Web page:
Scepticism is a way of looking at ourselves and the world we live in as a source of limited knowledge. But if those limits exist, where are they?

Scepticism is an attitude that treats every claim to truth as up for debate.

Religion, philosophy, science, history, psychology – generally, sceptics believe every source of knowledge has its limits, and it’s up to us to figure out what those are.

Sometimes confused with cynicism, a general suspicion of people and their motives, ethical scepticism is about questioning if something is right just because others say it is. If not, what will make it so?

Scepticism has played a crucial role in refining our basic understandings of ourselves and the world we live in. It is behind how we know everything is made of atoms, time isn’t linear, and that since Earth is a sphere, it’s quicker for planes to fly towards either pole instead of in a straight line.

Ancient ideas

In Ancient Greece, some sceptics went so far as to argue since nothing can claim truth it’s best to suspend judgement as long as possible. This enjoyed a revival in 17th century Europe, prompting one of the Western canon’s most famous philosophers, René Descartes, to mount a forceful critique. But before doing so, he wanted to argue for scepticism in as holistic a fashion as possible.

Descartes wanted to prove certain truths were innate and could not be contested. To do so, he started to pick out every claim to truth he could think of – including how we see the world – and challenge it.

For Descartes, perception was unreliable. You might think the world around you is real because you can experience it through your senses, but how do you know you’re not dreaming? After all, dreams certainly feel real when you’re in them. For a little modern twist, who’s to say you’re not a brain in a vat connected up to a supercomputer, living in a virtual reality uploaded into your buzzing synapses?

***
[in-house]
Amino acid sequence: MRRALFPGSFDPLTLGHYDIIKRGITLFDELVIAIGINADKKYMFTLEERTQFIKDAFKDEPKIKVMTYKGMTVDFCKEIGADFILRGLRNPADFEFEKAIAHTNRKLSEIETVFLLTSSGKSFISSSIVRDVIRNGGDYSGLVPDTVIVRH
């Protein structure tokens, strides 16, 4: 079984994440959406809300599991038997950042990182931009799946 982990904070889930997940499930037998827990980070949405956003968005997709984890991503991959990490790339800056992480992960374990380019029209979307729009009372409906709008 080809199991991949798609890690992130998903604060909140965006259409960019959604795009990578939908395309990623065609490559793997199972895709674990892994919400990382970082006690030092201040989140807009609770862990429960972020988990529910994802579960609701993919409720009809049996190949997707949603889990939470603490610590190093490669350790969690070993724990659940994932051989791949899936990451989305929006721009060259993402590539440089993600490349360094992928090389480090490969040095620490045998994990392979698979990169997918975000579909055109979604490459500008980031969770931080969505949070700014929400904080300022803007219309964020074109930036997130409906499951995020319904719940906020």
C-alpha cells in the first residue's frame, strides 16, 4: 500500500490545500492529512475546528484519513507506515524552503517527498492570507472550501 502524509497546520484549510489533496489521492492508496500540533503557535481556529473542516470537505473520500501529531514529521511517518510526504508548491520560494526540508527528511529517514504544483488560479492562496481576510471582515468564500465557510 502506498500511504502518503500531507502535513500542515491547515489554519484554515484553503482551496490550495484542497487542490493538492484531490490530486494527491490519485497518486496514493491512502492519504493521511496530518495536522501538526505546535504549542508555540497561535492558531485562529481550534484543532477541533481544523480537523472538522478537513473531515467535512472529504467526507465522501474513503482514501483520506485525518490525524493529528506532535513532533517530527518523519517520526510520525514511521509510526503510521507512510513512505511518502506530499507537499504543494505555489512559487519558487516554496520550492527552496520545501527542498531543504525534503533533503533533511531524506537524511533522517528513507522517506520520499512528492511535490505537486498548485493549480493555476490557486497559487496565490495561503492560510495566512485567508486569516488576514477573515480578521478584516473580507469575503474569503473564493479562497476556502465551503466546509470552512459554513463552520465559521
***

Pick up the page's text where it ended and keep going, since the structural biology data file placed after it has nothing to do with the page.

This line of thinking led Descartes to question his own existence. In the midst of a deeply valuable intellectual freak out, he eventually came to realise an irrefutable claim – his doubting proved he was thinking. From here, he deduced that ‘if I think’, then I exist.

“I think, therefore I am.”

It’s the quote you see plastered over t-shirts, mugs, and advertising for schools and universities. In Latin it reads, “Cogito ergo sum”.

Through a process of elimination, Descartes created a system of verifying truth claims through deduction and logic. He promoted this and quiet reflection as a way of living and came to be known as a rationalist.

The arrival of the empiricist

In the 18th century, a powerful case was made against rationalism by David Hume, an empiricist. Hume was sceptical of logical deduction’s ability to direct how people live and see the world. According to Hume, all claims to truth arise from experiences, custom and habit – not reason.



If we followed Descartes’ argument to its conclusion and assessed every single claim to truth logically, we wouldn’t be able to function. Navigating throughout the world requires a degree of trust based on past experiences. We don’t know for sure that the ground beneath us will stay solid. But considering it generally does, we trust (through inductive reasoning) that it will stay that way.

Hume argued memories and “passions” always, eventually, overrule reason. We are not what we think, but what we experience.

Perhaps you don’t question the nature of existence at the level of Descartes, but on some level, we are all sceptics. Scepticism is how we figure out who to confide in, what our triggers are, or if the next wellness fad is worth trying out. Acknowledging how powerful our habits and emotions are is key to recognising when we’re tempted to overlook the facts in favour of how something makes us feel.

But part of being a sceptic is knowing what argument will convince you. Otherwise, it can be tempting to reduce every claim to truth as a challenge to your personal autonomy.

Scepticism, in its best form, has opened up mind-boggling ways of thinking about ourselves and the world around us. Using it to be combative is a shortsighted and corrosive way to undermine the difficult task of living a well examined life.